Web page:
Lake Matheson is one of the most photographed lakes in NZ because of it’s mirror reflection of Mt Cook and Mt Tasman.
It’s excellent reflecting properties are due to the dark brown colour of the water – the result of organic matter leached from the humus of the forest floor. Dawn and dusk are the best times to enjoy the reflections in the lake.
Waterfalls are beautiful but technically difficult to photograph. Discover how to master the technical and creative aspects of waterfall photography.
Capture Their Motion
One of the most interesting things about waterfalls is the way they move. From the meandering flow of water across rocks to the splash and spray of a crashing torrent, they’re always full of energy and excitement.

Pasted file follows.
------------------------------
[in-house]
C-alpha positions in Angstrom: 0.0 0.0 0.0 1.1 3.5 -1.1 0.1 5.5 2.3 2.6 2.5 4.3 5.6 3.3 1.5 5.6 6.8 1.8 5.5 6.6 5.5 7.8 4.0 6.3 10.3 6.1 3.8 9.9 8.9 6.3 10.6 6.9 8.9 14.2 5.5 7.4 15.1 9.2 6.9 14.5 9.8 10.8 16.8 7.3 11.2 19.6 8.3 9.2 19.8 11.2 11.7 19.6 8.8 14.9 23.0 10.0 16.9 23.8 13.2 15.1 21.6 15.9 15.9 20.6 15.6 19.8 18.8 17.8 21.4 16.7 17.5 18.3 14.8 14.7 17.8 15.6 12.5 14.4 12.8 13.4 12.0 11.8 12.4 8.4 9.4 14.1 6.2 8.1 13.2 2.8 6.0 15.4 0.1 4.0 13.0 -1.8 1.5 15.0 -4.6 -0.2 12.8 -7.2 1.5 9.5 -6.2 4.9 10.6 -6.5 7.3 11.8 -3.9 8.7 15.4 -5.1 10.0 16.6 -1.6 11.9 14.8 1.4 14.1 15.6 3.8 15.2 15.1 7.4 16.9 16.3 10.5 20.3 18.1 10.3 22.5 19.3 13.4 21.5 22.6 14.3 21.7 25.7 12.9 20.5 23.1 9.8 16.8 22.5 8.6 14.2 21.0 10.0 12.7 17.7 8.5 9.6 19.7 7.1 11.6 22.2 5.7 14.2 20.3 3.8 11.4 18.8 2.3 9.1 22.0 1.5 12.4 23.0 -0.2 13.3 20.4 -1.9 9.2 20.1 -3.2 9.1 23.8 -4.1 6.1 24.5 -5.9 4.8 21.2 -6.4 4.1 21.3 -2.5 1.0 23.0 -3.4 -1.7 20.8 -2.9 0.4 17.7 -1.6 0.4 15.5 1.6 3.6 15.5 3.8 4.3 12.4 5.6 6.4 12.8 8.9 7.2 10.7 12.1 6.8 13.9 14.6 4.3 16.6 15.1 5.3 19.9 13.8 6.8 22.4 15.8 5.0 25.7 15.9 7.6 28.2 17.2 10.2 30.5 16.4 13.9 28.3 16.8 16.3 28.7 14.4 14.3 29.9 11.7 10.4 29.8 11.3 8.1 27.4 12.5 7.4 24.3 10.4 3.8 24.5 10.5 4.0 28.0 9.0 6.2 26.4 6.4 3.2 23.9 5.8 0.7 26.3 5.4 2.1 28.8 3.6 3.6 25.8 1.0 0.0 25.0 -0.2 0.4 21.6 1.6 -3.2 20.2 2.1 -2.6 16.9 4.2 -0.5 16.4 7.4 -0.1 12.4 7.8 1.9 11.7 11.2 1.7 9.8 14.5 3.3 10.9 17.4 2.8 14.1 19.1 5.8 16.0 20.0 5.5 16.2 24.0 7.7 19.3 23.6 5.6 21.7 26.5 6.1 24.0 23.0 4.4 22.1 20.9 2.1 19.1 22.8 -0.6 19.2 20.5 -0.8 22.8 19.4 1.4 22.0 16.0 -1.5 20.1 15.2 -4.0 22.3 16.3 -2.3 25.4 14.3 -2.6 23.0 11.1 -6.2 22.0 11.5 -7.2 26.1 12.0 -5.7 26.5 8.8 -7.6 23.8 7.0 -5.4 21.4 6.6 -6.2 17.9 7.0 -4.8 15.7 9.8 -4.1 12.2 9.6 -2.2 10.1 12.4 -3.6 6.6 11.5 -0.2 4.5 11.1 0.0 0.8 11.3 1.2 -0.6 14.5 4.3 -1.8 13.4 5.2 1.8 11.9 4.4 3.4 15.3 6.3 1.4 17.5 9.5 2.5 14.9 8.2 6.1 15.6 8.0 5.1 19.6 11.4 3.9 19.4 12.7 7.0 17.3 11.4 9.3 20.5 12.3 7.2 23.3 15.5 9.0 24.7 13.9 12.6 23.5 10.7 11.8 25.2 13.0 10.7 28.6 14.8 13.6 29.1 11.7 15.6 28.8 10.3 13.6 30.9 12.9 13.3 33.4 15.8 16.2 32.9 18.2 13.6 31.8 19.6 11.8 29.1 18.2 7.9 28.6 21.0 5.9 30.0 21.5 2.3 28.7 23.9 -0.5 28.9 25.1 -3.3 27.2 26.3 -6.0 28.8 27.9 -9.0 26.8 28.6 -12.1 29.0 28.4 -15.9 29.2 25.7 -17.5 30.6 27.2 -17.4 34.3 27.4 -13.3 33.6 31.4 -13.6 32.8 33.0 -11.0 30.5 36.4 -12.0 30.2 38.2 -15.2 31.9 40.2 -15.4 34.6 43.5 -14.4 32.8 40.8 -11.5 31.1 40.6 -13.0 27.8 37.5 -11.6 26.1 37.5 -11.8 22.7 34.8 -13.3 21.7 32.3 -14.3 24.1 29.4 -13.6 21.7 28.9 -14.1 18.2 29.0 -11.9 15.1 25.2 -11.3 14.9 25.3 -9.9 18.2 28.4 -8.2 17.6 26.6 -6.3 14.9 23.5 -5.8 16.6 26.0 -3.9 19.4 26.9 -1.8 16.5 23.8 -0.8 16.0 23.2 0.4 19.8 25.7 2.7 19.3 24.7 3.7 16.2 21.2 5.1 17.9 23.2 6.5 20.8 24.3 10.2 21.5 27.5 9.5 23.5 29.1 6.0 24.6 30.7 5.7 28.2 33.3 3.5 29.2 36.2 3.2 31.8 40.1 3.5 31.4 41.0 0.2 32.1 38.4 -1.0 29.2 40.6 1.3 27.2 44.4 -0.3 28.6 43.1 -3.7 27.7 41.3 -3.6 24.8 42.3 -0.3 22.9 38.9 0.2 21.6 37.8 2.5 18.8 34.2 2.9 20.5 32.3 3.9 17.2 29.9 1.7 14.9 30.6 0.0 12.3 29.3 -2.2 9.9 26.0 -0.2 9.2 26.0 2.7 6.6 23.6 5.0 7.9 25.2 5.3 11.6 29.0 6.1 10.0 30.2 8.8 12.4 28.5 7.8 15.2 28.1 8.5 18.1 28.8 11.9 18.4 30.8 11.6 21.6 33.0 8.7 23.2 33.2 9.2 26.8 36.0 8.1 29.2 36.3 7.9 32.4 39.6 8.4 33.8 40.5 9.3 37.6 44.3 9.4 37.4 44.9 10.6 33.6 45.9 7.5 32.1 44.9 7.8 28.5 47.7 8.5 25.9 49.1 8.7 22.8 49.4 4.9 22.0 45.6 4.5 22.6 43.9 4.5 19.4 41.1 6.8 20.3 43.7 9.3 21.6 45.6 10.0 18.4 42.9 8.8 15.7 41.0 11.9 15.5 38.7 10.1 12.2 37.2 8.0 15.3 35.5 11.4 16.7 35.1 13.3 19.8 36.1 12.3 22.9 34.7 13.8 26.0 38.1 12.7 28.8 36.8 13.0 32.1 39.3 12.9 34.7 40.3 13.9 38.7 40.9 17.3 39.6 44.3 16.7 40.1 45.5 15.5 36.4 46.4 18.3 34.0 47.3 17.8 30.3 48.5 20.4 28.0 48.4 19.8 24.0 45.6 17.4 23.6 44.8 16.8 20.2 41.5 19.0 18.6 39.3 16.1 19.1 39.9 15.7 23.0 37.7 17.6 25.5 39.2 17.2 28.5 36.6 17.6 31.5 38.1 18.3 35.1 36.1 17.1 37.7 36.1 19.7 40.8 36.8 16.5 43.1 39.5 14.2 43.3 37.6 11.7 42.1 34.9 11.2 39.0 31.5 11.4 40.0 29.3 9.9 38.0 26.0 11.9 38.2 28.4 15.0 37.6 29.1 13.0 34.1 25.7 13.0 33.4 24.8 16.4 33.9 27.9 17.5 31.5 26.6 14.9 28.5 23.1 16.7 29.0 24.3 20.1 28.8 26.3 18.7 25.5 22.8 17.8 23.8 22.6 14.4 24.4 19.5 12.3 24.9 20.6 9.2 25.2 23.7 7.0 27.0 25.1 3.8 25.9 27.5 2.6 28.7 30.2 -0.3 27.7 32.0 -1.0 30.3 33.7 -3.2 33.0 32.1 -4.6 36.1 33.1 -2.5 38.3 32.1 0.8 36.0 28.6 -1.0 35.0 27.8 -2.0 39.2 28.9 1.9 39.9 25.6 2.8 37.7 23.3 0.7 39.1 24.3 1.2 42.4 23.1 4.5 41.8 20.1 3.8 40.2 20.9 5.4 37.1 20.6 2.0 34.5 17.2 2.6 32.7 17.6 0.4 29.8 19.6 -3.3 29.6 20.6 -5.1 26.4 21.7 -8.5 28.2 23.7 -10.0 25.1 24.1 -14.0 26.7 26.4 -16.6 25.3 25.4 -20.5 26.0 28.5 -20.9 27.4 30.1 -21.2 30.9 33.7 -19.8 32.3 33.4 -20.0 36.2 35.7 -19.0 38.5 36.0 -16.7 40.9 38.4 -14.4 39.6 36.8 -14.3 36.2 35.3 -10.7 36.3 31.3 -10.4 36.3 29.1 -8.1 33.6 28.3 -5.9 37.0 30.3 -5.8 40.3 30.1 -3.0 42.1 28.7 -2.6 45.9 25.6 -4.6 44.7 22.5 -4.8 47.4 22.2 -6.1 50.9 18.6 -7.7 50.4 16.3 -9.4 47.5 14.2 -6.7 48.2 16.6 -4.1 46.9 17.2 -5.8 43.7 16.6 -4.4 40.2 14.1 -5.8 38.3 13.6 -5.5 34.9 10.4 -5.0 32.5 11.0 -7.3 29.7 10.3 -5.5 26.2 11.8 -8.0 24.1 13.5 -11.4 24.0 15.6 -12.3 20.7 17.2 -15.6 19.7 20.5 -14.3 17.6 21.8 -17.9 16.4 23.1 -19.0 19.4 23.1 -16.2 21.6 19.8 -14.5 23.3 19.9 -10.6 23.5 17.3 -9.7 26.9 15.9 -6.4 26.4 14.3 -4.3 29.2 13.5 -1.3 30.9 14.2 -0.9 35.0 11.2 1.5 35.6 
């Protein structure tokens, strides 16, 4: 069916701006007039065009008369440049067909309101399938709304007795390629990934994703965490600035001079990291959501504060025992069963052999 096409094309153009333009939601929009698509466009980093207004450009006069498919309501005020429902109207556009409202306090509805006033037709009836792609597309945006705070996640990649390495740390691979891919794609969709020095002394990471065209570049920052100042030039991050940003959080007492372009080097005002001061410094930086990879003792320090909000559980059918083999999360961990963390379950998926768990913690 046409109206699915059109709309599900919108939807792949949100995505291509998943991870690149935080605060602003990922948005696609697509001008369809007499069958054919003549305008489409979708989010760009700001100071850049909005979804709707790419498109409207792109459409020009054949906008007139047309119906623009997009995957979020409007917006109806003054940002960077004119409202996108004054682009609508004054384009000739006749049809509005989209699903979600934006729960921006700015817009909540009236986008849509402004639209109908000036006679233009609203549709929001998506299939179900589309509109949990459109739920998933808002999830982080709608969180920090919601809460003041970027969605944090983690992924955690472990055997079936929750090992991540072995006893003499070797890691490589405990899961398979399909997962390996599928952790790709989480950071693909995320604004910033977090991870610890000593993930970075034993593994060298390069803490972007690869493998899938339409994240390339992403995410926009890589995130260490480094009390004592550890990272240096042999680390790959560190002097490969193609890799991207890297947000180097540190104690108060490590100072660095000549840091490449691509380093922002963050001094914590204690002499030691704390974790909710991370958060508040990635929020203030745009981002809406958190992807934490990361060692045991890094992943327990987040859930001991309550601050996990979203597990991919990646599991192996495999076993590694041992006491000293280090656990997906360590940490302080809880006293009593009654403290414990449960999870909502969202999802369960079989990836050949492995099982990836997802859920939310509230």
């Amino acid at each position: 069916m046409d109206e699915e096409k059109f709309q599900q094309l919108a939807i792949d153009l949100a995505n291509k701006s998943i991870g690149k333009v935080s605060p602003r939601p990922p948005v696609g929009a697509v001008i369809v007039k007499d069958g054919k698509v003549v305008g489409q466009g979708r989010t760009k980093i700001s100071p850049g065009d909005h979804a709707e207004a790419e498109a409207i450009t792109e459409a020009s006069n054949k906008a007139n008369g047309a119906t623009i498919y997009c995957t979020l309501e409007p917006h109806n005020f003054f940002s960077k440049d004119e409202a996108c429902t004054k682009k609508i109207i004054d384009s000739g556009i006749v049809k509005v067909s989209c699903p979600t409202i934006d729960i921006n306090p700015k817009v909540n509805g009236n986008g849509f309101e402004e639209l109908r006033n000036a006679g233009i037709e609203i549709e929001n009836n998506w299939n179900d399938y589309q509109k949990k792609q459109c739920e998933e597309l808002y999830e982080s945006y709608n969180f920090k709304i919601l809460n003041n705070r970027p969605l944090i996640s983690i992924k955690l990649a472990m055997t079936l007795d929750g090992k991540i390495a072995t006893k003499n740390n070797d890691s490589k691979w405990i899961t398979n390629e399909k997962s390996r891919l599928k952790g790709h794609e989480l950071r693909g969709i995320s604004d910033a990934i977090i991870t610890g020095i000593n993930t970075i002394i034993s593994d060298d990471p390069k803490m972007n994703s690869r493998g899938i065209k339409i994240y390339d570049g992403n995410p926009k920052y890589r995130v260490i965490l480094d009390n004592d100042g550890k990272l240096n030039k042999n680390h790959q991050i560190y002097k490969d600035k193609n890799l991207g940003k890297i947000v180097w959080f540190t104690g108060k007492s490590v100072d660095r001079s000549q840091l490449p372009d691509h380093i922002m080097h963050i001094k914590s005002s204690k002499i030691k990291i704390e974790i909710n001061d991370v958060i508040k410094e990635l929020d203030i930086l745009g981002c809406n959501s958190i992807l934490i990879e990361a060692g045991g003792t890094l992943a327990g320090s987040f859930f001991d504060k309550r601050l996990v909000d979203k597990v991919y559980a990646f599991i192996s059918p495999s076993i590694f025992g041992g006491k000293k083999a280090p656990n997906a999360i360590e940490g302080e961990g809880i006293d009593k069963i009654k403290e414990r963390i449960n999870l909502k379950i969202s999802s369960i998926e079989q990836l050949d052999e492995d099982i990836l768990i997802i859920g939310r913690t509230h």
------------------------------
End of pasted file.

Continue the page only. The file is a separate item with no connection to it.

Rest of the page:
The key to capturing this movement is choosing the best camera settings before you start shooting. So flick your camera into Shutter Priority or Manual mode and set it up as follows.
Purakaunui Falls – New Zealand
Every waterfall is different, and there’s no single “correct” shutter speed to use, but if you want to capture movement in the water you’ll need to use a slow shutter speed – generally somewhere from 0.3 seconds up to several seconds.
Continue reading “How to Photograph Waterfalls”
1/400sec | f/4.3 | ISO 80
The Paradise Shelduck, Tadorna variegata, is a large goose-like duck endemic to New Zealand. They are known to the Maori as Putangitangi but now commonly referred to as the “Paradise duck”, and are prized game birds. Both the male and female have striking plumage, the male has a black head and barred black body, the female a white head with a chestnut body.
1/125sec | f/4.4 | ISO 125
The Pukeko (also known as the swamp hen) is one of New Zealand’s most recognised birds to locals and tourists alike. Their startling colours stand out against New Zealand’s greenery and they are truly a beautiful and magnificent bird.